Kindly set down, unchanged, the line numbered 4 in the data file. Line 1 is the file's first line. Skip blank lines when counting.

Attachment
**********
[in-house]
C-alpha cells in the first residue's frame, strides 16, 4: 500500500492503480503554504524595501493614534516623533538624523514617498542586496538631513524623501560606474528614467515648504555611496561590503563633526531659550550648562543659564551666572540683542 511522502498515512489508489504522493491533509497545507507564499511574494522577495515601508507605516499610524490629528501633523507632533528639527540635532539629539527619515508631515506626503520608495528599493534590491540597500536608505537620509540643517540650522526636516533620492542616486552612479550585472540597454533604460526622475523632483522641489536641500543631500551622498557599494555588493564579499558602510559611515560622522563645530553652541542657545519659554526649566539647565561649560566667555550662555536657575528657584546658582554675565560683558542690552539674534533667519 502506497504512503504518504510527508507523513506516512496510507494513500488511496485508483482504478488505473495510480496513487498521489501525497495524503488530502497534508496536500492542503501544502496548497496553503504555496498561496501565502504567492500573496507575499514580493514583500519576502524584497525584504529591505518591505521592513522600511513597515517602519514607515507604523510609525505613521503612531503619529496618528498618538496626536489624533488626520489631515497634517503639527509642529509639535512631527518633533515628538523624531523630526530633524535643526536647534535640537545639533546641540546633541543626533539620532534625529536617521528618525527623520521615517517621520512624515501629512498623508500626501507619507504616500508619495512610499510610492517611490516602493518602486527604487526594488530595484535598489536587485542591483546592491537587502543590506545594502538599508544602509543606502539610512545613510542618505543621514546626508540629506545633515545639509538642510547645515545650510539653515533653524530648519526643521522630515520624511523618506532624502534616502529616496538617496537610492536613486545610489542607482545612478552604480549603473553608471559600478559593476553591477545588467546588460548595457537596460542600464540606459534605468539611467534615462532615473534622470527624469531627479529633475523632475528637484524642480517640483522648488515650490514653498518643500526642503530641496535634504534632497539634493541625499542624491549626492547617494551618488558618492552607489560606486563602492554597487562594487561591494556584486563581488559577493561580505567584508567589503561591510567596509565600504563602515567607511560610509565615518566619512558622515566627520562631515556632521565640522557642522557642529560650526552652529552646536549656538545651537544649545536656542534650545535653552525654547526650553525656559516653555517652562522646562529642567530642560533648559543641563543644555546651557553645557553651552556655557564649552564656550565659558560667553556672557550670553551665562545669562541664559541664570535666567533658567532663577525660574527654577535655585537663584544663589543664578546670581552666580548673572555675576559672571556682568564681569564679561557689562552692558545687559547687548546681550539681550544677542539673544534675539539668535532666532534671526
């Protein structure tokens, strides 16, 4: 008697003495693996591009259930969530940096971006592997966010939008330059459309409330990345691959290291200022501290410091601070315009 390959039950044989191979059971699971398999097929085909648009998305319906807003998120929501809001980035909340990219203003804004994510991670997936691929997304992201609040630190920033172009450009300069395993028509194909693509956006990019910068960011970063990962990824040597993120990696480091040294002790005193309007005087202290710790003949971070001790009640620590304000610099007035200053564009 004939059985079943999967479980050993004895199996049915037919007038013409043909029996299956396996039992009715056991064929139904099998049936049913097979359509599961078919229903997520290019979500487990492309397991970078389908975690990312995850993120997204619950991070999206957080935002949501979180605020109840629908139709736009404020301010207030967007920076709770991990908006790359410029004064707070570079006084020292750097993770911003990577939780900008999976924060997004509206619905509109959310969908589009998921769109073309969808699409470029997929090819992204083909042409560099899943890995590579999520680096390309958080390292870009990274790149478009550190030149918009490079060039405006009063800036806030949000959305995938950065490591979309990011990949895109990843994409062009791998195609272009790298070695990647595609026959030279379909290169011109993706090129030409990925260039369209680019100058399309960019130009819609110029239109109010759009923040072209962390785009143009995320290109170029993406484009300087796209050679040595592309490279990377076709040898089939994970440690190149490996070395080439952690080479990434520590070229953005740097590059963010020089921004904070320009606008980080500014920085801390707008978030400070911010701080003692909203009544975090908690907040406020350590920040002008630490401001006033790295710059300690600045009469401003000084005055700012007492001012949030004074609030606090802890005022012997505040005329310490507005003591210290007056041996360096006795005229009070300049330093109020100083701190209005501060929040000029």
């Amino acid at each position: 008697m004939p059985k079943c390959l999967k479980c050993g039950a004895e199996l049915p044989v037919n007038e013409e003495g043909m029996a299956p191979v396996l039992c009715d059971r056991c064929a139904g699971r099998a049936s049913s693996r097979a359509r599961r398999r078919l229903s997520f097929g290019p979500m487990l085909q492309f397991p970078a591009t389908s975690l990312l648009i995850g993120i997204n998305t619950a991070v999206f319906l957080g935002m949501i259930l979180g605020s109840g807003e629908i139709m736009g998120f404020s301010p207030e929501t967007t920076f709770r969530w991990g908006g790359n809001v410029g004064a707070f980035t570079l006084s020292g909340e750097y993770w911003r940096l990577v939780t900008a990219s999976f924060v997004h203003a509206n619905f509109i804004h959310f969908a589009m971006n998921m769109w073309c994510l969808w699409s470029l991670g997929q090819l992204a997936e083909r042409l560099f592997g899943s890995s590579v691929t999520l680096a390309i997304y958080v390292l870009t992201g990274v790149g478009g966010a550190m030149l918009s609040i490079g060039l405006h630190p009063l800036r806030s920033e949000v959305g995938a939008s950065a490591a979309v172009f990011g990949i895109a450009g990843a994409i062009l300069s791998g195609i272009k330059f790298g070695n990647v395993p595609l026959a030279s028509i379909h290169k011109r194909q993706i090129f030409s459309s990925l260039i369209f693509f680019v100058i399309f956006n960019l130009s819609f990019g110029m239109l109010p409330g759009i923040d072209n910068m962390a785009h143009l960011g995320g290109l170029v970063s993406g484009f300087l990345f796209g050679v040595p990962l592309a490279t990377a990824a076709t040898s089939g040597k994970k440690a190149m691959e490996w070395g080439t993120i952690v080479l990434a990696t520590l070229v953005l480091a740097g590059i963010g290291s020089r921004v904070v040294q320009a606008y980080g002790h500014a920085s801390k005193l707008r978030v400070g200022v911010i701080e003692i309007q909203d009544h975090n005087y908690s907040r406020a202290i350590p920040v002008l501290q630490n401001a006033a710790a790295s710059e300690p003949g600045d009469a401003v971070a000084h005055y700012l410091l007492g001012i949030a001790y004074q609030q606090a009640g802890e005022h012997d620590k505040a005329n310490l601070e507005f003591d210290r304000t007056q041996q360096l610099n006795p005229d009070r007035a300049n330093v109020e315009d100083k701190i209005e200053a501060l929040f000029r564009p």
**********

């Amino acid at each position: 008697m004939p059985k079943c390959l999967k479980c050993g039950a004895e199996l049915p044989v037919n007038e013409e003495g043909m029996a299956p191979v396996l039992c009715d059971r056991c064929a139904g699971r099998a049936s049913s693996r097979a359509r599961r398999r078919l229903s997520f097929g290019p979500m487990l085909q492309f397991p970078a591009t389908s975690l990312l648009i995850g993120i997204n998305t619950a991070v999206f319906l957080g935002m949501i259930l979180g605020s109840g807003e629908i139709m736009g998120f404020s301010p207030e929501t967007t920076f709770r969530w991990g908006g790359n809001v410029g004064a707070f980035t570079l006084s020292g909340e750097y993770w911003r940096l990577v939780t900008a990219s999976f924060v997004h203003a509206n619905f509109i804004h959310f969908a589009m971006n998921m769109w073309c994510l969808w699409s470029l991670g997929q090819l992204a997936e083909r042409l560099f592997g899943s890995s590579v691929t999520l680096a390309i997304y958080v390292l870009t992201g990274v790149g478009g966010a550190m030149l918009s609040i490079g060039l405006h630190p009063l800036r806030s920033e949000v959305g995938a939008s950065a490591a979309v172009f990011g990949i895109a450009g990843a994409i062009l300069s791998g195609i272009k330059f790298g070695n990647v395993p595609l026959a030279s028509i379909h290169k011109r194909q993706i090129f030409s459309s990925l260039i369209f693509f680019v100058i399309f956006n960019l130009s819609f990019g110029m239109l109010p409330g759009i923040d072209n910068m962390a785009h143009l960011g995320g290109l170029v970063s993406g484009f300087l990345f796209g050679v040595p990962l592309a490279t990377a990824a076709t040898s089939g040597k994970k440690a190149m691959e490996w070395g080439t993120i952690v080479l990434a990696t520590l070229v953005l480091a740097g590059i963010g290291s020089r921004v904070v040294q320009a606008y980080g002790h500014a920085s801390k005193l707008r978030v400070g200022v911010i701080e003692i309007q909203d009544h975090n005087y908690s907040r406020a202290i350590p920040v002008l501290q630490n401001a006033a710790a790295s710059e300690p003949g600045d009469a401003v971070a000084h005055y700012l410091l007492g001012i949030a001790y004074q609030q606090a009640g802890e005022h012997d620590k505040a005329n310490l601070e507005f003591d210290r304000t007056q041996q360096l610099n006795p005229d009070r007035a300049n330093v109020e315009d100083k701190i209005e200053a501060l929040f000029r564009p």